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Fruit squeezer

Presented device was used for juicing fruit. Its effect was to crushing the fruit in a wooden barrel with a large knob located above it, combined with a screw placed inside the device. In this way a fluid, which presumably used not only for food but also for the preparation of various, often health potions.

Knee-boot jack

This is an object which is rarely seen nowadays—a device for sliding shoes off feet—especially boots with uppers. It used to be very popular, especially at a time when riding boots were fashionable.

Detective camera by V. Bischoff Company

The detective camera was produced around 1890 by V. Bischoff from Munich (Germany). It is a very rare camera, with a hand-held 9x12 cm disc changer, that allows you to quickly take 12 photos.

Tube gramophone

The mechanism of the gramophone is placed in a box made of oak wood in a natural colour. The casing is modestly decorated with simple mills, the front wall bears a metal brass secession plate depicting the muse, Erato.

Wooden bike

This small bike made by a peasant boy for his younger brother has no pedals or brakes – it is suitable only for downhill riding... We should pay attention to its construction – an indication of creativity and imagination. A two-wheeled bike with a frame of two wooden slats and handlebars made from a debarked stick.

Cranked butter churn

In peasant farmhouses butter was usually made by whipping cream in wooden stave churns. However, this must have been an exhausting activity: hands fainted and the back numbed. Nonetheless, whoever has ever tried real cottage butter shall never regret the effort.

“Magic Lantern” — slide projector by ICA

“The magic lantern” is a slide projector made on 8 x 8 cm diaphragm glass plates, produced by the ICA company from Dresden, in the years 1909–1926. Established in 1909 from the merger of several Dresden photographic equipment factories, the large ICA (Internationale...

“Magic Lantern” — slide projector from Austro-Hungary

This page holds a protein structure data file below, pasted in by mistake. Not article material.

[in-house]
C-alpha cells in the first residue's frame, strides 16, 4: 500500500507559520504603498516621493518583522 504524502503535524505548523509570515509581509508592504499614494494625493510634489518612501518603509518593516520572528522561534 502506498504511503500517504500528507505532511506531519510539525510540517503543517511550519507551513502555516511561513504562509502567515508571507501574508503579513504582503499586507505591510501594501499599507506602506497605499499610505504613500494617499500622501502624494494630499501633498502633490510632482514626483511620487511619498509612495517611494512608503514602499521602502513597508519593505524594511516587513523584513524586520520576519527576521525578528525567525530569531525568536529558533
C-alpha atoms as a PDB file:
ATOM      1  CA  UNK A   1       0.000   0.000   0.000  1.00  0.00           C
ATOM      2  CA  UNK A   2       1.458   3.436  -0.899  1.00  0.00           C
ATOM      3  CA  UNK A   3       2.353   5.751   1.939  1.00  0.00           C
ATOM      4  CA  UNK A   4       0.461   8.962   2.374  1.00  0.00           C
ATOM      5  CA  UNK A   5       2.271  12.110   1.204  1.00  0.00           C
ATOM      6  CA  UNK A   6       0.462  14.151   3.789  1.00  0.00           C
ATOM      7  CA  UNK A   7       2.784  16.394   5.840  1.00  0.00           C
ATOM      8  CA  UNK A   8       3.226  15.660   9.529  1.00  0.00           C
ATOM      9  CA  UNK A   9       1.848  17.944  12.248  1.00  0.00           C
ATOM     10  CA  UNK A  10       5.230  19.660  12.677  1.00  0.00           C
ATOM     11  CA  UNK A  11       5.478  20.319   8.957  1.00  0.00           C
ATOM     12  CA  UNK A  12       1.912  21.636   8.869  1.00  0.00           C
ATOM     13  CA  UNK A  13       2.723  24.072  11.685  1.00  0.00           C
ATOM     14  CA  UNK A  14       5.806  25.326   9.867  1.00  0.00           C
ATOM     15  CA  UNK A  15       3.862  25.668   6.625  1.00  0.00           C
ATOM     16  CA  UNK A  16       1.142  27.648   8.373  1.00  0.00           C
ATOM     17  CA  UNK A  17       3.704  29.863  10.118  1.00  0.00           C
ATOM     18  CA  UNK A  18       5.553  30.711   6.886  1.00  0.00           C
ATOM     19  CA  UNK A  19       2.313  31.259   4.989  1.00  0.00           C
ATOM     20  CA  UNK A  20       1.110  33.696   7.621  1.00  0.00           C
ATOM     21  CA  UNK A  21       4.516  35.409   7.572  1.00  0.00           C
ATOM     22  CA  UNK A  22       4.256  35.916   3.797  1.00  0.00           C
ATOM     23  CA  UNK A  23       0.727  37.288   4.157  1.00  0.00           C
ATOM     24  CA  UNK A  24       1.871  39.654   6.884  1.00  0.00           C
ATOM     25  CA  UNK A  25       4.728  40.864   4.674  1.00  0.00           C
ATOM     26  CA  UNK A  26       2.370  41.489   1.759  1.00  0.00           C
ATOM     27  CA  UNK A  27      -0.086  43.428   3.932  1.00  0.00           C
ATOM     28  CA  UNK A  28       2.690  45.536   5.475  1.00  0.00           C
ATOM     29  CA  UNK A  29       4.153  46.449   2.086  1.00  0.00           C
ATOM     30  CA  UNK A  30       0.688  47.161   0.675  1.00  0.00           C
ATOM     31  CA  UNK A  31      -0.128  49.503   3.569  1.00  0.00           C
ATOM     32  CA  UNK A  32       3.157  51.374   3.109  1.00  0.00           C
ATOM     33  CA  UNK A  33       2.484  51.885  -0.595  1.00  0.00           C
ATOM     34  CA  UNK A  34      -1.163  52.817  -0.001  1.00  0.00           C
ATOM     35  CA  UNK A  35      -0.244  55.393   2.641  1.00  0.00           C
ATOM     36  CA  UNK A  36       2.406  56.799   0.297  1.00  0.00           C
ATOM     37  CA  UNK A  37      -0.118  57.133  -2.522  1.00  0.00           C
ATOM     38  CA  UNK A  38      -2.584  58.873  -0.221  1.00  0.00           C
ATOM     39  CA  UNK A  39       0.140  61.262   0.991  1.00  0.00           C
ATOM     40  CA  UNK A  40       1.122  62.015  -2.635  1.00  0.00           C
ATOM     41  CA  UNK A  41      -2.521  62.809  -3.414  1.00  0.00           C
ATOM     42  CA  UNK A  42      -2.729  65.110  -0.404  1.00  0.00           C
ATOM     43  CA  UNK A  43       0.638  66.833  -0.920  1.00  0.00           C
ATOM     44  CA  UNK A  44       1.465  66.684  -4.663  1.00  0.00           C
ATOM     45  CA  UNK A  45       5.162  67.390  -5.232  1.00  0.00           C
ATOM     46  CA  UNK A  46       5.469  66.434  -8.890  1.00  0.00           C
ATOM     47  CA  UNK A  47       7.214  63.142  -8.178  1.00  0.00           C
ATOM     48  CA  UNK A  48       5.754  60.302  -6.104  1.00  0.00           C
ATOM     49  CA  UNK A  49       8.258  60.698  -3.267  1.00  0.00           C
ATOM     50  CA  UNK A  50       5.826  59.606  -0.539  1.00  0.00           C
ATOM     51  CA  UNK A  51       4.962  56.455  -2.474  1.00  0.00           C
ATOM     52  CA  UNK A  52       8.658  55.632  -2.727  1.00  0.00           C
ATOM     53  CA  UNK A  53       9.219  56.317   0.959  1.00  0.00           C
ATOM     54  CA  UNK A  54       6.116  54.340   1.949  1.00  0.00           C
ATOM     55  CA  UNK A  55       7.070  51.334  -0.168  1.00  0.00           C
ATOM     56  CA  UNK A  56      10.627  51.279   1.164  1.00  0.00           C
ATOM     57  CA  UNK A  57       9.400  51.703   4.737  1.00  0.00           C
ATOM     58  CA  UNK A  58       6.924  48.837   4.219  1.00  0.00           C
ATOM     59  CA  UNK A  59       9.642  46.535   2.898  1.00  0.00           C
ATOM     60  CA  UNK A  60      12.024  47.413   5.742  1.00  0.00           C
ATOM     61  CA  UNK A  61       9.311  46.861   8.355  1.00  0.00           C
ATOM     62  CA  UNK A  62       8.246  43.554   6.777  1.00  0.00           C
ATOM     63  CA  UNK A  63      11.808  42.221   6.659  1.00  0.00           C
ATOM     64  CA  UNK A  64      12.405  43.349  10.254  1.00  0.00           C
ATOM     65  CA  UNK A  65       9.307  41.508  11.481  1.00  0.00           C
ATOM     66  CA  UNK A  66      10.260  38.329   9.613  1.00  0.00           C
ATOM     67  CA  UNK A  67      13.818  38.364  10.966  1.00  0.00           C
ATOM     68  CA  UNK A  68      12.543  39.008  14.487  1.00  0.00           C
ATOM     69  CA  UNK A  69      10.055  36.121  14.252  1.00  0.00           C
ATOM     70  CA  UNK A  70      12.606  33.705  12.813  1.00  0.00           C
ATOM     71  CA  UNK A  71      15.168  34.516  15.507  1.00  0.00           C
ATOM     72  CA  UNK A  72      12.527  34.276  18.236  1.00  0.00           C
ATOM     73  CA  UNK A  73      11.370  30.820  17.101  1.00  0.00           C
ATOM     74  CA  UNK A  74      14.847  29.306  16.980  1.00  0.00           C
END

“Magic Lantern” – a projector for large-format transparencies framed in glass frames with a maximum format of 15 x 15 cm. The projector was produced over the years 1890–1918 by an unknown manufacturer in Austro-Hungary. Magic lanterns were devices known since the Renaissance times, used for projecting pictures painted on glass onto the screen. Later, they began to be used for displaying photographic images – diapositives.

Pathé Baby film projector

Pathé Baby (COQ D'OR) — is an amateur cinematographic projector for a 9.5 mm film strip, produced in 1937–1940 by the Pathé Frères works in Paris. Founded in 1896, Société Pathé Frères...

Ernoflex — camera by Heinrich Ernemann A.G. Company

The Ernoflex (Model II) is a single-lens reflex camera with a folding structure, for cut film and glass discs, with a 9 x 12 cm format, produced in 1910–1920, by the company Heinrich Ernemann AG from Dresden (Germany). The camera body is double-folded, made entirely of metal, and covered with black leather with a decorative texture.

Coronet Midget — minature camera by Coronet Camera Company

The Coronet Midget is a miniature 16 mm film camera, with frame format of 13 x 18 cm, produced in 1935 by the Coronet Camera Company from Birmingham (Great Britain). The camera is equipped with a Taylor Hobson lens...